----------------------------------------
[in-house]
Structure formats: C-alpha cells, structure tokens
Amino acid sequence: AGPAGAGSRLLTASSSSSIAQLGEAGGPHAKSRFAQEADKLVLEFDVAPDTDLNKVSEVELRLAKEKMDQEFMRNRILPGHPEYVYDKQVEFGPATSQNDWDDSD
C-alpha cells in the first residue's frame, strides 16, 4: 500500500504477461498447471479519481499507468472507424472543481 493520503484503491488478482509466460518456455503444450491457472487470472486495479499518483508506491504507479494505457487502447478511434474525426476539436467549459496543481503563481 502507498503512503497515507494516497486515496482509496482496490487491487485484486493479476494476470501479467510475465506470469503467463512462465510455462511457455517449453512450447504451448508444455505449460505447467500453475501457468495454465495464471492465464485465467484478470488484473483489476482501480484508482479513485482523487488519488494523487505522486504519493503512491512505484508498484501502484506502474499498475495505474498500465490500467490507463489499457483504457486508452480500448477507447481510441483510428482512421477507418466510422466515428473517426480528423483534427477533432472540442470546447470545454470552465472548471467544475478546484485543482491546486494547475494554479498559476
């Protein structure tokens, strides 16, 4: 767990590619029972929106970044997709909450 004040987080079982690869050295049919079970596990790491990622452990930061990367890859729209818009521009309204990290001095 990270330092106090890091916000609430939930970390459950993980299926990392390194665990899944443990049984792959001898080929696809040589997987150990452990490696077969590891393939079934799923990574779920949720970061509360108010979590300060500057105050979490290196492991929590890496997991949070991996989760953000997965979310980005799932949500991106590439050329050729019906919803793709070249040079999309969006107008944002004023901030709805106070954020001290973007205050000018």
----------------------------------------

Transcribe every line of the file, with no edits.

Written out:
[in-house]
Structure formats: C-alpha cells, structure tokens
Amino acid sequence: AGPAGAGSRLLTASSSSSIAQLGEAGGPHAKSRFAQEADKLVLEFDVAPDTDLNKVSEVELRLAKEKMDQEFMRNRILPGHPEYVYDKQVEFGPATSQNDWDDSD
C-alpha cells in the first residue's frame, strides 16, 4: 500500500504477461498447471479519481499507468472507424472543481 493520503484503491488478482509466460518456455503444450491457472487470472486495479499518483508506491504507479494505457487502447478511434474525426476539436467549459496543481503563481 502507498503512503497515507494516497486515496482509496482496490487491487485484486493479476494476470501479467510475465506470469503467463512462465510455462511457455517449453512450447504451448508444455505449460505447467500453475501457468495454465495464471492465464485465467484478470488484473483489476482501480484508482479513485482523487488519488494523487505522486504519493503512491512505484508498484501502484506502474499498475495505474498500465490500467490507463489499457483504457486508452480500448477507447481510441483510428482512421477507418466510422466515428473517426480528423483534427477533432472540442470546447470545454470552465472548471467544475478546484485543482491546486494547475494554479498559476
């Protein structure tokens, strides 16, 4: 767990590619029972929106970044997709909450 004040987080079982690869050295049919079970596990790491990622452990930061990367890859729209818009521009309204990290001095 990270330092106090890091916000609430939930970390459950993980299926990392390194665990899944443990049984792959001898080929696809040589997987150990452990490696077969590891393939079934799923990574779920949720970061509360108010979590300060500057105050979490290196492991929590890496997991949070991996989760953000997965979310980005799932949500991106590439050329050729019906919803793709070249040079999309969006107008944002004023901030709805106070954020001290973007205050000018």